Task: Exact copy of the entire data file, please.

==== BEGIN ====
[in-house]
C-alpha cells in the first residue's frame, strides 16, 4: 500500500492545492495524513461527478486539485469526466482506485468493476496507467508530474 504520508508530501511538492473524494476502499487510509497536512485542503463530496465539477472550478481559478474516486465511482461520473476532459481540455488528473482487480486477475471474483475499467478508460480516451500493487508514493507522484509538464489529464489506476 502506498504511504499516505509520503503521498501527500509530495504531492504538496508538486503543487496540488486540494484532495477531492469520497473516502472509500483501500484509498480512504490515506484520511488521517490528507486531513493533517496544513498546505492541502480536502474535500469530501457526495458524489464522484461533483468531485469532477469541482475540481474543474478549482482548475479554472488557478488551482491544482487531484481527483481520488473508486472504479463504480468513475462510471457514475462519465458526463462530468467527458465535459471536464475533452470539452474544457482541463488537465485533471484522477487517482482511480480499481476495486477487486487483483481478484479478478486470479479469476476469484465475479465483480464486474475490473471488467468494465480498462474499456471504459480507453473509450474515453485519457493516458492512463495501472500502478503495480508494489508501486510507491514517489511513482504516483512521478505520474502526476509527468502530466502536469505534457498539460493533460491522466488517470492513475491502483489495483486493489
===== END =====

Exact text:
[in-house]
C-alpha cells in the first residue's frame, strides 16, 4: 500500500492545492495524513461527478486539485469526466482506485468493476496507467508530474 504520508508530501511538492473524494476502499487510509497536512485542503463530496465539477472550478481559478474516486465511482461520473476532459481540455488528473482487480486477475471474483475499467478508460480516451500493487508514493507522484509538464489529464489506476 502506498504511504499516505509520503503521498501527500509530495504531492504538496508538486503543487496540488486540494484532495477531492469520497473516502472509500483501500484509498480512504490515506484520511488521517490528507486531513493533517496544513498546505492541502480536502474535500469530501457526495458524489464522484461533483468531485469532477469541482475540481474543474478549482482548475479554472488557478488551482491544482487531484481527483481520488473508486472504479463504480468513475462510471457514475462519465458526463462530468467527458465535459471536464475533452470539452474544457482541463488537465485533471484522477487517482482511480480499481476495486477487486487483483481478484479478478486470479479469476476469484465475479465483480464486474475490473471488467468494465480498462474499456471504459480507453473509450474515453485519457493516458492512463495501472500502478503495480508494489508501486510507491514517489511513482504516483512521478505520474502526476509527468502530466502536469505534457498539460493533460491522466488517470492513475491502483489495483486493489